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By KEVIN KOELLING
ENGLISH – A jury was selected Tuesday and opening arguments were scheduled for Wednesday morning to begin a trial for Cannelton Schools Superintendent Alva Sibbitt for acts he allegedly committed in December 2010.
As the News reported Dec. 19, 2011, the Cannelton School Board employed Sibbitt, first as a fiscal consultant, then later as interim superintendent, with at least one board member knowing he faced charges for allegedly ramming an Indiana State Police car after a traffic stop.
Sibbitt is alleged to have run two stop signs after a trooper initiated a stop for failure to wear seat belts.
“Trooper (Robbie) Lambert made his initial contact with Sibbitt and was returning to his patrol vehicle when Sibbitt put his vehicle in reverse and struck Trooper Lambert’s patrol car,” a report at theindychannel.com said. “Lambert immediately returned to Sibbitt’s vehicle, and after a brief struggle, Sibbitt was placed in handcuffs. Sibbitt was arrested on charges of resisting law enforcement with a vehicle and intimidation, both felonies. He also faces misdemeanor charges of resisting law enforcement and criminal recklessness.”
Intimidation is a Class D felony when a threat is communicated to an officer; and resisting arrest, criminal recklessness and criminal mischief, all Class A misdemeanors. Conviction on the Class D felonies could result in a year-and-a-half prison sentence for each, with an identical amount of time added if aggravating circumstances are proven. A Class A misdemeanor could mean a year’s incarceration.
Sibbitt was superintendent for Paoli schools at the time and was on his way home from work when the traffic stop occurred.
His attorney requested a change of venue from Orange County because of pretrial publicity the case had received, according to a February report in the Times-Mail, which serves Bedford and Lawrence counties. Sibbitt had been accepted for the same position at Mitchell Community Schools, but that school board canceled his contract after learning of the allegations.
Beginning with a pool of approximately 30 possible jurors Tuesday, Crawford Circuit Court Judge Kenneth L. Lopp and attorneys representing the state and Sibbitt worked to weed out any bias. Preliminary questioning resulted in one man being dismissed because he had recently moved from the county.
Three said they were familiar with the case. That and other responses, such as four people reporting that names of potential witnesses sounded familiar to them, would spawn further questioning after an initial 12 people were called to take seats in the jury box.
Those questions from Orange County Prosecutor Kelly Minton and Sibbitt’s defense attorney, Scott Callahan, consumed the remainder of the day and narrowed the selection to six, four women and two men to comprise the jury, with one male alternate also selected, according to Roger Moon, staff writer and columnist for the Times-Mail.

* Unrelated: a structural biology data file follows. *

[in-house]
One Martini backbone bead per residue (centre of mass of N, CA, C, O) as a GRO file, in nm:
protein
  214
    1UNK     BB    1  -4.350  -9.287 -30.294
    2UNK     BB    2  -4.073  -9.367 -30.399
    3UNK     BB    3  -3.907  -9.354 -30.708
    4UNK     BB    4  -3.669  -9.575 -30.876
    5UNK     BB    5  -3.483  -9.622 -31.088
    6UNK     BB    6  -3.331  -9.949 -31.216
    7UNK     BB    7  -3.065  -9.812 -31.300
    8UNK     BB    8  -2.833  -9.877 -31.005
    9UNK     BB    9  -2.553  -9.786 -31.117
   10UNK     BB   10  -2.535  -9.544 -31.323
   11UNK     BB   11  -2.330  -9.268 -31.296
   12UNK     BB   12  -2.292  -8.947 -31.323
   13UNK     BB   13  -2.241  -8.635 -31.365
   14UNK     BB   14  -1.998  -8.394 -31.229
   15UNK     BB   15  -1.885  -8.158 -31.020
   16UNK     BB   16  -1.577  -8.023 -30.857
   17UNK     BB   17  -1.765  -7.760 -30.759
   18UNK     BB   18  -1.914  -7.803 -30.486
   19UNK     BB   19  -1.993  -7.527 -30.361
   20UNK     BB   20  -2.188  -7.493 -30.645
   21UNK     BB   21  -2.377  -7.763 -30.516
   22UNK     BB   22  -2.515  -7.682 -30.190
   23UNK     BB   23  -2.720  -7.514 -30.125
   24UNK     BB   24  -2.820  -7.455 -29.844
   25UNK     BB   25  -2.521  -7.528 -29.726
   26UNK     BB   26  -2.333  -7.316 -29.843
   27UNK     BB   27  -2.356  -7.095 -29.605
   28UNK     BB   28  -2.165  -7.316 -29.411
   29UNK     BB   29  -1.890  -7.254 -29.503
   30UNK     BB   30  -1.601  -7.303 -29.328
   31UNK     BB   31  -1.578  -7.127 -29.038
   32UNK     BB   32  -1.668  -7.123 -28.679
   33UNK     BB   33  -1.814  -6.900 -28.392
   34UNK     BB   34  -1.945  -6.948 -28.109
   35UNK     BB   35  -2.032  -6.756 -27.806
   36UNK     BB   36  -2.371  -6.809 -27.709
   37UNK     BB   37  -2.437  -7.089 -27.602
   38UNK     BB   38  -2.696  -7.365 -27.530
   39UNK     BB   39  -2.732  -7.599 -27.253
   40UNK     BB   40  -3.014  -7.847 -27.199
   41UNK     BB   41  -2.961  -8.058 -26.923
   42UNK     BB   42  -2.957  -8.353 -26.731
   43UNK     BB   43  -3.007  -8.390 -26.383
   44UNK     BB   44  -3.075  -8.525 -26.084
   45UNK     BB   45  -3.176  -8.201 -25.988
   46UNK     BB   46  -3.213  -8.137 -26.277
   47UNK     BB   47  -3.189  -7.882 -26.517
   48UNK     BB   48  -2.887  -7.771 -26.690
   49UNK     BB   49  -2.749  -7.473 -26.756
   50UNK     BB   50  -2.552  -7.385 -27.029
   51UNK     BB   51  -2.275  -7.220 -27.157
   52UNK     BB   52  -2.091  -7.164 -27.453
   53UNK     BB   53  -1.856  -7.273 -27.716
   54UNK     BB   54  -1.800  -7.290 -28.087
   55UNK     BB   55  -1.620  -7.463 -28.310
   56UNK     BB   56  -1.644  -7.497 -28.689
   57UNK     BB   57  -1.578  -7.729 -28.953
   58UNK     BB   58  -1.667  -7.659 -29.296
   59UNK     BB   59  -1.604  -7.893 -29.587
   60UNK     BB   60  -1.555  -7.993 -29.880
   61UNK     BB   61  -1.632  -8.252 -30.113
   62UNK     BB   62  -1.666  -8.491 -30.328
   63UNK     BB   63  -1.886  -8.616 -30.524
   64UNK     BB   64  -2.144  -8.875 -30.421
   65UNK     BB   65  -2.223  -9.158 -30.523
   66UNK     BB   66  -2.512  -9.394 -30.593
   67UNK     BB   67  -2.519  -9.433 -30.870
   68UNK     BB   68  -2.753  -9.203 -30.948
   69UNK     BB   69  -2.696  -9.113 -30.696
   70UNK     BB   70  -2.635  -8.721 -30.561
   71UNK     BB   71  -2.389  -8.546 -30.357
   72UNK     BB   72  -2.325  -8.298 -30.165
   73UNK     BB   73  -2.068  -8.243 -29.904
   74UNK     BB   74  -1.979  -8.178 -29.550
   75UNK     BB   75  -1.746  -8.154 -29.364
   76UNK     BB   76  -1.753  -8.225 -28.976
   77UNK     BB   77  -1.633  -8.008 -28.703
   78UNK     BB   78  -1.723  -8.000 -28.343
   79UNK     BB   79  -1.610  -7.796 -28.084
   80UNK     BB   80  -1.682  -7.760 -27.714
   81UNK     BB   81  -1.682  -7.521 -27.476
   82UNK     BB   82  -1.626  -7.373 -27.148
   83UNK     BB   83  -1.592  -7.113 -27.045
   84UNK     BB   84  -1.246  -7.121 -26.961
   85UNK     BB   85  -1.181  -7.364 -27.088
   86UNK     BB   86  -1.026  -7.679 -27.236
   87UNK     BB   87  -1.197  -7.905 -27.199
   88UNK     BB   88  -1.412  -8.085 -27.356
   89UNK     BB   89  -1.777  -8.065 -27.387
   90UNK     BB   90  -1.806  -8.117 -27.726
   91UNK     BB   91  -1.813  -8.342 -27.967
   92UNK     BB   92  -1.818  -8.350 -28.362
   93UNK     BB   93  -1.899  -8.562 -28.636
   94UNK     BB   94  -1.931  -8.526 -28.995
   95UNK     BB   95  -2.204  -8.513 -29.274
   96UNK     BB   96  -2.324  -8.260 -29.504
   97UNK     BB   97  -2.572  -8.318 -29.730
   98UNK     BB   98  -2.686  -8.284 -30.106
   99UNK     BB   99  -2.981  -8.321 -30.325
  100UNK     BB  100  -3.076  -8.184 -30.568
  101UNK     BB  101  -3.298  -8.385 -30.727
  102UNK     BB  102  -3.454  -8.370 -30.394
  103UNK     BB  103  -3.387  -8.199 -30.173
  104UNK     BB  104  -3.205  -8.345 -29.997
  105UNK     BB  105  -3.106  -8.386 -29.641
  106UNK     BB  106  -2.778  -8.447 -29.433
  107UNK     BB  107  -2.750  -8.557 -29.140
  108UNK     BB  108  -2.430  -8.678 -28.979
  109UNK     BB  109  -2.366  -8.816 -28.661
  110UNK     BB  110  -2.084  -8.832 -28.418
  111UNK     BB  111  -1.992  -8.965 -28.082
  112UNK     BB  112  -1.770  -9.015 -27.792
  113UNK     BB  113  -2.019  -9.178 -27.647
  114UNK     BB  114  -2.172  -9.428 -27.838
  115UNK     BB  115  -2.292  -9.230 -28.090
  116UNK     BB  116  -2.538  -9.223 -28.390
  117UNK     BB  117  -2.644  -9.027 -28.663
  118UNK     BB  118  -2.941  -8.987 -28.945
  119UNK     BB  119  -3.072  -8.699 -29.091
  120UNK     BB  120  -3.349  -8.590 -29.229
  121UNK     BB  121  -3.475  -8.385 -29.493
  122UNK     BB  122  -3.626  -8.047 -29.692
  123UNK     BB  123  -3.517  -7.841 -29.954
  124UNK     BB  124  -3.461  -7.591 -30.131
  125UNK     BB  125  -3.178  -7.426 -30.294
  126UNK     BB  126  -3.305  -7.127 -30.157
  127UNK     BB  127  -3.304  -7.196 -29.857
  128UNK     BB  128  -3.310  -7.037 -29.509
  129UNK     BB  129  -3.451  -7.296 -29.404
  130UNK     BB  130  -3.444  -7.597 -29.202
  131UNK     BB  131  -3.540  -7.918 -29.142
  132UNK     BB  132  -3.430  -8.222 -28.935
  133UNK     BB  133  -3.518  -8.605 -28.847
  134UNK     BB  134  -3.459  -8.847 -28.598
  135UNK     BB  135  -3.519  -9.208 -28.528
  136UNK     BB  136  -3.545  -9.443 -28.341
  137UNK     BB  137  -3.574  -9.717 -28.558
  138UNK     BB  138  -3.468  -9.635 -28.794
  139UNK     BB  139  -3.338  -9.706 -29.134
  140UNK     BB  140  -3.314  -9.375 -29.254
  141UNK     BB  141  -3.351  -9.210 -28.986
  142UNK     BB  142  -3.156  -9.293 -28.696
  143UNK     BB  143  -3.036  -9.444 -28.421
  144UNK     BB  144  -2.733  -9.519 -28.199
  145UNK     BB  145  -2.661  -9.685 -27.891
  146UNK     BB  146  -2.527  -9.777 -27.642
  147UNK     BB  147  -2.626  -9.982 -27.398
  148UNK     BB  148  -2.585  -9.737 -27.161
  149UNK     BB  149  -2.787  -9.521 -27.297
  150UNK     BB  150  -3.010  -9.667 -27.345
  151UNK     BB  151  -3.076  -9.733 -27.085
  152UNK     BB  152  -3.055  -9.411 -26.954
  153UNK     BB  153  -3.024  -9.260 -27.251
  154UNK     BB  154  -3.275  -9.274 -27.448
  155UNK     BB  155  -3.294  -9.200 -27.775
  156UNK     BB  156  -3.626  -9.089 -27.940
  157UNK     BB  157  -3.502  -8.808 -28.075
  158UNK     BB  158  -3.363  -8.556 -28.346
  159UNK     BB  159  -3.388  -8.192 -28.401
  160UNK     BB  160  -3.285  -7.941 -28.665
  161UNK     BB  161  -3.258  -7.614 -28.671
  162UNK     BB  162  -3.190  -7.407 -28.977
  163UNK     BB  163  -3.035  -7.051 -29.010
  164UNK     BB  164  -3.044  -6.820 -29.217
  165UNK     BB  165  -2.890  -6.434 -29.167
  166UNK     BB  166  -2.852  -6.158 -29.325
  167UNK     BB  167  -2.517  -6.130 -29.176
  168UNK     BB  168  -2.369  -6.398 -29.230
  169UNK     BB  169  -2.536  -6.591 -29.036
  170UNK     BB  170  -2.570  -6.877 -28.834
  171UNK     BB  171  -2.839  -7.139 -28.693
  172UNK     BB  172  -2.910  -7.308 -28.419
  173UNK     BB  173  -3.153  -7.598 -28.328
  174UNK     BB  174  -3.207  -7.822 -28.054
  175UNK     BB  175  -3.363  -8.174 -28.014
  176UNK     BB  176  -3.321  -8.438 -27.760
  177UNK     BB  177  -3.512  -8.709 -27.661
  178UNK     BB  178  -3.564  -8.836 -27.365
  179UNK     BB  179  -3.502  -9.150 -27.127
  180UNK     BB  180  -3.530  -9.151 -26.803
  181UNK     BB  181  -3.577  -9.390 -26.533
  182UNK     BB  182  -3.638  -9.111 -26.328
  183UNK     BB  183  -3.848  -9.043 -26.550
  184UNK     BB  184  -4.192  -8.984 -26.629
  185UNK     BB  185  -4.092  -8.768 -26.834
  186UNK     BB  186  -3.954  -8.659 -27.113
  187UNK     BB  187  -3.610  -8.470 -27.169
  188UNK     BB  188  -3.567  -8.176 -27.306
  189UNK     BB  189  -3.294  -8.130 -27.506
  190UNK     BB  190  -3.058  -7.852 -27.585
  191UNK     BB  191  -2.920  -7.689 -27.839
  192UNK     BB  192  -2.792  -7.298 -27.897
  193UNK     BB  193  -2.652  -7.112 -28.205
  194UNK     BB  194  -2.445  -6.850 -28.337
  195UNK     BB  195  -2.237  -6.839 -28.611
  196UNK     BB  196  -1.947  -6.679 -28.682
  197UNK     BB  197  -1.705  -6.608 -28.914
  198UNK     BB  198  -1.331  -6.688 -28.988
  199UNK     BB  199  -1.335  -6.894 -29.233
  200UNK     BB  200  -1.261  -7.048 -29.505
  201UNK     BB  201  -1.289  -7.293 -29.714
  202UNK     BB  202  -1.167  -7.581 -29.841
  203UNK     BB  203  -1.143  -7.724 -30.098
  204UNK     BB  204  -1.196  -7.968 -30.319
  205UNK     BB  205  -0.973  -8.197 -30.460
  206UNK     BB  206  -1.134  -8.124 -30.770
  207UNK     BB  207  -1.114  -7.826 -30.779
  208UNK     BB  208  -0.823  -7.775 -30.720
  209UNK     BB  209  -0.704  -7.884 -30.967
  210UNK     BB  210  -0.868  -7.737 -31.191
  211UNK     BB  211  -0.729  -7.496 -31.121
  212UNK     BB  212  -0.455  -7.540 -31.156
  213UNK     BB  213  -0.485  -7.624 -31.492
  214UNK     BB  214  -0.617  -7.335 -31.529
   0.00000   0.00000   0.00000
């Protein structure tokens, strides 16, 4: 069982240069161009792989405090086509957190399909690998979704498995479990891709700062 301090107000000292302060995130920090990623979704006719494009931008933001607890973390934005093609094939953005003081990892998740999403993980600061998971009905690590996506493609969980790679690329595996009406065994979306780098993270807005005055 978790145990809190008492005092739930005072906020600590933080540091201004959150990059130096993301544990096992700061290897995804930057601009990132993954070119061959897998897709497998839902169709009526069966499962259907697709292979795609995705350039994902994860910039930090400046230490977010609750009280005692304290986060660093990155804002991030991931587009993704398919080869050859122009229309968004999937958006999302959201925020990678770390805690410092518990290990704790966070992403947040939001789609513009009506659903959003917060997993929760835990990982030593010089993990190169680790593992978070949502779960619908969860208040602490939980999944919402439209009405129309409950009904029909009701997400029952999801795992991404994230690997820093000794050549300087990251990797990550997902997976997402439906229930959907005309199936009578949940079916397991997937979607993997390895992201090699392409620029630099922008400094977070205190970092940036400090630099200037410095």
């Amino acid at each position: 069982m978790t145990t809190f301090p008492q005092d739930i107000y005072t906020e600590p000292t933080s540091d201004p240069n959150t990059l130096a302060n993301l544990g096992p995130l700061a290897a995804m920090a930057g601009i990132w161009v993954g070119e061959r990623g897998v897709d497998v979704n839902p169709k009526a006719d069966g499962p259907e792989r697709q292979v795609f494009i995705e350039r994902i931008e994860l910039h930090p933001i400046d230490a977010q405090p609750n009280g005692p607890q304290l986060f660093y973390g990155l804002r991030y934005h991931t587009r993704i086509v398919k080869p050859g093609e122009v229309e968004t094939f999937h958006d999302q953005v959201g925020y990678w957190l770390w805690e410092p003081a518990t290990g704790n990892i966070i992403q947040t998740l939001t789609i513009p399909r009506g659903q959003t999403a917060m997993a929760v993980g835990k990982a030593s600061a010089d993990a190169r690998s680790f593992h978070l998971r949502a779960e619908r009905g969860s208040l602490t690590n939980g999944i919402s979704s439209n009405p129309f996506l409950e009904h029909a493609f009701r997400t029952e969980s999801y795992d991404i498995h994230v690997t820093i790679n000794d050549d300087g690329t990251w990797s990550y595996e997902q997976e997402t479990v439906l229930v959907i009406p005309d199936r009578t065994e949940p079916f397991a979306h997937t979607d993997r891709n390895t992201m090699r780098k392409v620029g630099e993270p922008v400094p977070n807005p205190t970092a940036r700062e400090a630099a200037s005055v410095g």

The trial was expected to last the remainder of this week and could go into the first day or two of next week.
A Sept. 13 report by Tim Thone in the Paoli News-Republican described discussions and a suppression hearing that preceded the trial.
“Callahan and Kelly met before Lopp during a (Sept. 11) hearing to argue their positions,” Thone reported. “Callahan originally sought to have most of the evidence of the traffic stop between Sibbitt and Indiana State Police Trooper Robbie Lambert stricken. Lambert had initially pulled Sibbitt over for a seatbelt violation and wrote him a ticket for a seatbelt violation as well as two warnings for disregarding a stop sign.
After returning with the tickets, Lambert attempted to administer a portable breath test to Sibbitt. Callahan attempted to have all of the evidence occurring after the point of the tickets being issued to Sibbitt suppressed. Lopp agreed that Lambert did not have probable cause to administer a portable breath test and struck that evidence, but ruled that when Sibbitt backed his vehicle into Lambert’s patrol car, that created a new incident and the (evidence) starting with that moment was not suppressed.”
Sibbitt told officers he had only been consuming a soft drink and the officer’s perception of slurred speech were based on aspects of his natural voice.
Callahan also said Lambert’s actions were not an isolated error, but that he “has engaged in a pattern of unconstitutional conduct, trampling the rights of Orange County citizens,” Thone also reported.
Sibbitt pleaded not guilty to all of the charges and has said he expects to be exonerated of all of them.
Moon told the News shortly after noon Wednesday both lawyers had presented opening statements, then Lambert was called as the state’s first witness to recount events as he saw them. His questioning was expected to resume after a lunch break, Moon added.
The News will provide updates to this story as it is able to obtain further information.